The planners behind the recently opened section of Road 6 did their best to reduce the highway’s impact on the environment but admit that ‘irreversible damage’ was done
The planning concept included a comprehensive approach to landscape, out of a desire to minimize damage to plant and animal life. To reduce the amount of digging and filling in, 14 bridges with a combined length of 2.5 kilometers were erected, and three tunnels for the passage of animals were dug.
read the full article at the SOURCE: Damage control – Haaretz – Israel News
New York, NY (PRWEB) July 29, 2009 — Spark Design & Architecture Awards is extending its role in the booming Chinese design industry through SparkChina. These new awards will help Chinese creative teams raise their profile globally.
The Spark Awards is open to global entries from design, advertising and media agencies, students and commissioning clients until 15th September (early entry discount applies until 15th August). In addition to the global Spark Awards site at www.sparkawards.com. a new dedicated Chinese language website now provides information to ease design entry submissions at http://www.sparkawards.cn
University of Guelph reports
It will now be possible to genetically differentiate the more than 400,000 species of land plants in the world thanks to DNA barcoding, a revolutionary technique invented at the University of Guelph.
An international team of 52 scientists – including seven from U of G – has concluded a four-year effort to find a standard “plant DNA barcode.” Their findings appear in this week’s Proceedings of the National Academy of Sciences, one of the world’s most-cited multidisciplinary scientific serials.
The research involved scientists from 10 countries. Significant elements of data gathering and analysis were conducted at the Canadian Centre for DNA Barcoding (CCDB), which is based at U of G’s Biodiversity Institute of Ontario.
Peter Hollingsworth, head of genetics and conservation at the Royal Botanic Garden in Edinburgh who led the international research team, added: “Identification is important. It’s not possible to know if a plant is common or rare, poisonous or edible, being traded legally or illegally etc., unless it can be identified. But identification can be difficult: there are a large number of plant species and some look very similar.”
Other universities involved in the study are: the University of British Columbia, University of Toronto, University of Johannesburg, Korea University, Universidade Estadual de Feira de Santana, Universidad de Costa Rica, Columbus State University, University of Wisconsin, Universidad de los Andes Aberystwyth University, University of Cape Town, Hallym University, Seoul National University, University of Copenhagen, Universidad Nacional Autónoma de México and Imperial College London. Agencies that participated in the research include the National Center for Biotechnology Information, the Smithsonian Institution, the Natural History Museum in London, the South African National Biodiversity Institute, the Natural History Museum of Denmark and the New York Botanical Garden.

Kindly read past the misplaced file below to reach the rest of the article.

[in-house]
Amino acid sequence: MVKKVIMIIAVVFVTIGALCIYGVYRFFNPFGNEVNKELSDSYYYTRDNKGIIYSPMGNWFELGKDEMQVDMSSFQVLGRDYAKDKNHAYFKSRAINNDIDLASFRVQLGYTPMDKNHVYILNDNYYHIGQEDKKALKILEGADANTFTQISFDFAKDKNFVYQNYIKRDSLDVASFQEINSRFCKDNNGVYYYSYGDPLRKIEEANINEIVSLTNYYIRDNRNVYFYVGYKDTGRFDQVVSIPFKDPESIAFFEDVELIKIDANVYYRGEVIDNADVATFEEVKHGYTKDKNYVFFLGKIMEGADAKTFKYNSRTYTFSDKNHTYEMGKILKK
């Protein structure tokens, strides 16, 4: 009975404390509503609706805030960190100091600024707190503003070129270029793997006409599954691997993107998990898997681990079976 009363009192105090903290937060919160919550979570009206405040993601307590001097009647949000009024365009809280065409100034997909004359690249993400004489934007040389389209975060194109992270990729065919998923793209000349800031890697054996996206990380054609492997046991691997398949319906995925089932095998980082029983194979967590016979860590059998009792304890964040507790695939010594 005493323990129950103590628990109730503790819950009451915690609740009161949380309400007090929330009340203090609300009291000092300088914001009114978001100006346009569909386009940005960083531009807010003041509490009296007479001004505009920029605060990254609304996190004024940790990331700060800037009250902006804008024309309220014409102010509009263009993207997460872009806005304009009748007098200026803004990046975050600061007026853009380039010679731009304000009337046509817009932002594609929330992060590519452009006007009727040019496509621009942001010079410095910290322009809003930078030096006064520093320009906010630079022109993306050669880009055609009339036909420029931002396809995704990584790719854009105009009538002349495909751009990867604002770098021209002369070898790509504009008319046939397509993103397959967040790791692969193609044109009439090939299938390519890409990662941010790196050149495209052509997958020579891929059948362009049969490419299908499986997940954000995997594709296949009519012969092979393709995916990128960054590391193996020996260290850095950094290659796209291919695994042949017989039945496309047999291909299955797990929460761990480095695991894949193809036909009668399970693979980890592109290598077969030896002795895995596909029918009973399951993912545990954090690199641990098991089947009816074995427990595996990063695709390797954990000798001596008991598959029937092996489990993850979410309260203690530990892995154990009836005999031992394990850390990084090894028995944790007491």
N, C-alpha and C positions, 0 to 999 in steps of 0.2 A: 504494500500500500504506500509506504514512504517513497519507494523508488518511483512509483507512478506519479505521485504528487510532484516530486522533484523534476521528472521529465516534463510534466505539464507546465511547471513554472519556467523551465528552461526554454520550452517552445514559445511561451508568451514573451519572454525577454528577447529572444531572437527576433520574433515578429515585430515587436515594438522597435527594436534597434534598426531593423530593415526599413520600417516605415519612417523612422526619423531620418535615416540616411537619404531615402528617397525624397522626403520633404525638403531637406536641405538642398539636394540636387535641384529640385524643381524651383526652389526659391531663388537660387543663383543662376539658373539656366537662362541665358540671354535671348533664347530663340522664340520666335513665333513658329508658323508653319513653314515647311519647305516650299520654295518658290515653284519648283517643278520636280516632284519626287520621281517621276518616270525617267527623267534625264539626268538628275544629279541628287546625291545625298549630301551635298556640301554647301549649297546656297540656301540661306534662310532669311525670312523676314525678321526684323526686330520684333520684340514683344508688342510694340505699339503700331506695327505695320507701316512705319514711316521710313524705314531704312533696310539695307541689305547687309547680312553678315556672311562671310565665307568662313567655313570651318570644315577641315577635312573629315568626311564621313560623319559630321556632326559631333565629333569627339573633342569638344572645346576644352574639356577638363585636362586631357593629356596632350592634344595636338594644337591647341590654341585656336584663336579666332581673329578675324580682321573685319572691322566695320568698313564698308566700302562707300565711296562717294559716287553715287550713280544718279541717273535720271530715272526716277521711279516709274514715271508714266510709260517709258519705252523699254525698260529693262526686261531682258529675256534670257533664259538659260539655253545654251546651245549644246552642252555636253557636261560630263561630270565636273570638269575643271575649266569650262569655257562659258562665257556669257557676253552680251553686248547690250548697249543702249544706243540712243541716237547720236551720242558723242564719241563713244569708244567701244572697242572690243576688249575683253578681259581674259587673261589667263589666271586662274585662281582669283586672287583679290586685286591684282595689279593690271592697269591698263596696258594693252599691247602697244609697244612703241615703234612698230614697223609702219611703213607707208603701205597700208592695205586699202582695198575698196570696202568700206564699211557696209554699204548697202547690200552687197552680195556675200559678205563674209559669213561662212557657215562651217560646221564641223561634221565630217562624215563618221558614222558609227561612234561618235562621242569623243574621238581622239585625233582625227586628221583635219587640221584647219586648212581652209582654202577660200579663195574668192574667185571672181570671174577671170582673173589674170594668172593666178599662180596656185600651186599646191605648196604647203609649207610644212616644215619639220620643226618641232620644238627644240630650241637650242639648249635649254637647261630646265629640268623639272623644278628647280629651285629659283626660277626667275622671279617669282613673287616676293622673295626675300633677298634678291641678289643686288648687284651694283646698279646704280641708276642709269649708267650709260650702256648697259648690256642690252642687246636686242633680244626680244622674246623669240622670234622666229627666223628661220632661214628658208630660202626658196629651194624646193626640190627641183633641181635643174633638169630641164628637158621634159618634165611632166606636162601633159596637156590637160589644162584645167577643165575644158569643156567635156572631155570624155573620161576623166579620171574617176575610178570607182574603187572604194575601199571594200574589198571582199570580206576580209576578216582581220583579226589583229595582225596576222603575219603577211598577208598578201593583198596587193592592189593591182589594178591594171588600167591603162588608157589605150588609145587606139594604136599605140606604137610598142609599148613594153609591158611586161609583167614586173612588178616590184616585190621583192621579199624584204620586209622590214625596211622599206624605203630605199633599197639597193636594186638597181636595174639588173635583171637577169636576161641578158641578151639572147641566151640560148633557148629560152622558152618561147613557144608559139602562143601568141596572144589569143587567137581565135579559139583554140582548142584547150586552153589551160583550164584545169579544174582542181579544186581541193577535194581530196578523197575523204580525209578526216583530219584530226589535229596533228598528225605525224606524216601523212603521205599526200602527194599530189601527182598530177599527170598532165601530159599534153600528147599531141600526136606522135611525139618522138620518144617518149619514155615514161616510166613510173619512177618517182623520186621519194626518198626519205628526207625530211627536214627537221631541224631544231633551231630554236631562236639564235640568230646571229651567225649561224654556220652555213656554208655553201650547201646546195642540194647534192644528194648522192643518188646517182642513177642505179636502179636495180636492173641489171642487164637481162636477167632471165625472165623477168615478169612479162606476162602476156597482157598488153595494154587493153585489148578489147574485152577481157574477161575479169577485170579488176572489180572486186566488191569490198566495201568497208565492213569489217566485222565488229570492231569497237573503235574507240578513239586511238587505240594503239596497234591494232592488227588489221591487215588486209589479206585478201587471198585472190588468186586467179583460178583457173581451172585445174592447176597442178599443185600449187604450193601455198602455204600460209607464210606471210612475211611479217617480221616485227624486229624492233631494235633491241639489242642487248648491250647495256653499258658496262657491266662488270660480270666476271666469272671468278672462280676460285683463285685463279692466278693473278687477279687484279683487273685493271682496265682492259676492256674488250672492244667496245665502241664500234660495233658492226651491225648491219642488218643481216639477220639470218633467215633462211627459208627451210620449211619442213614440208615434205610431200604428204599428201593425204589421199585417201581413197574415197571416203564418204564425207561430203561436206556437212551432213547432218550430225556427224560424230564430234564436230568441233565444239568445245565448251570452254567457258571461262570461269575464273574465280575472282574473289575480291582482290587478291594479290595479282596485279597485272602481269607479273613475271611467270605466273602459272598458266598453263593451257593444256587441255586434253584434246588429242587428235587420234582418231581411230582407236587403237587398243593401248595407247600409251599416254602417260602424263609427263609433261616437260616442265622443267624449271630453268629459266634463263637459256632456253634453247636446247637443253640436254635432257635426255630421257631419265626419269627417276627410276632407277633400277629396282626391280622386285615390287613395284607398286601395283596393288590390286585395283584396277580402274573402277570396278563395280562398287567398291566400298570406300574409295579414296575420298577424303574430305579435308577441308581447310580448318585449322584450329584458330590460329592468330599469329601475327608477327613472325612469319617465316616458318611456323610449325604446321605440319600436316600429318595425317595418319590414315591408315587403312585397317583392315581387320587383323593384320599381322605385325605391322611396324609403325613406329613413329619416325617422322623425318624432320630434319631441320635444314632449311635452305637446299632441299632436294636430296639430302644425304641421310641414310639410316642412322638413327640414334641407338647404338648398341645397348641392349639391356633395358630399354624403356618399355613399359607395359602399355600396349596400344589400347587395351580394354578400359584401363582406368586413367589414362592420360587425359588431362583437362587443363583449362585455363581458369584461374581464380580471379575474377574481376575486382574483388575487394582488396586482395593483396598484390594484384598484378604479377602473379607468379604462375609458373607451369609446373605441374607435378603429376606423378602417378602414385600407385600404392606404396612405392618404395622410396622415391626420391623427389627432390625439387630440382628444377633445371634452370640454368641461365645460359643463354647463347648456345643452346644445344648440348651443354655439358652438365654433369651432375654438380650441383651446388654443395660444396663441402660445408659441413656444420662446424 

SOURCE: University of Guelph – Scientists help find Plant DNA code
Adrian Higgins of the washingtonpost.com has written a great article about Dan Hinkley a plant explorer travelling around Asia collecting plant species.
Hinkley, 55, has spent two decades retracing the steps of such legendary plant explorers as Robert Fortune (1812-80), Jean Marie Delavay (1834-95), Armand David (1826-1900), Ernest “Chinese” Wilson (1876-1930) and George Forrest (1873-1932).
Theirs may have been the golden age of Asian plant collection, but the spirit of the period is very much alive among a handful of 21st-century collectors such as Hinkley. His work may take decades more to flower in western gardens, but the tradition, the impulse to brighten our lives with fantastic Asian plants, persists.
read the full article @ the SOURCE: washingtonpost.com – A Plant Explorer Brings Asian Varieties to the West
SWA Group has won a design competition to provide master planning and landscape architecture improving sustainability for the 247-acre (100-hectare) campus of the University of Monterrey, Monterrey, Mexico. The assignment includes a phase-one implementation of site design for the Art and Design School Building under construction by noted architect Tadao Ando, the 1995 winner of the Pritzker Prize.
SWA’s assignment for the University of Monterrey (UDEM), Mexico’s premier institution of higher education, will help transform the campus from a vehicular orientation to one that encourages pedestrian, bicycle and transit use. The master plan will also incorporate greater sustainability by use of indigenous plant materials, natural water-retention and filtration, low maintenance landscaping as well as site-design strategies to enhance the learning and collaboration among students and faculty.
Tadao Ando’s structure, called the Gate of Creation, is a $34.5 million project encompassing 94,000 square feet (8,719 square meters), with spaces for design, research, teaching and exhibition, as well as 22 laboratories and workshops. According to the university, the building will help it establish Mexico and Latin America as a leader in the education of art, architecture and design.
“The landscape architecture and site design effort for UDEM is both a challenge and an honor that we are thrilled to be undertaking,” said Rene Bihan, SWA’s San Francisco-based managing principal overseeing the design team. “We will be working with the architect and the university to provide a proper landscape backdrop to what is considered one of the most significant architectural buildings in all of Latin America, while also helping the university move its campus to a higher level of sustainability.”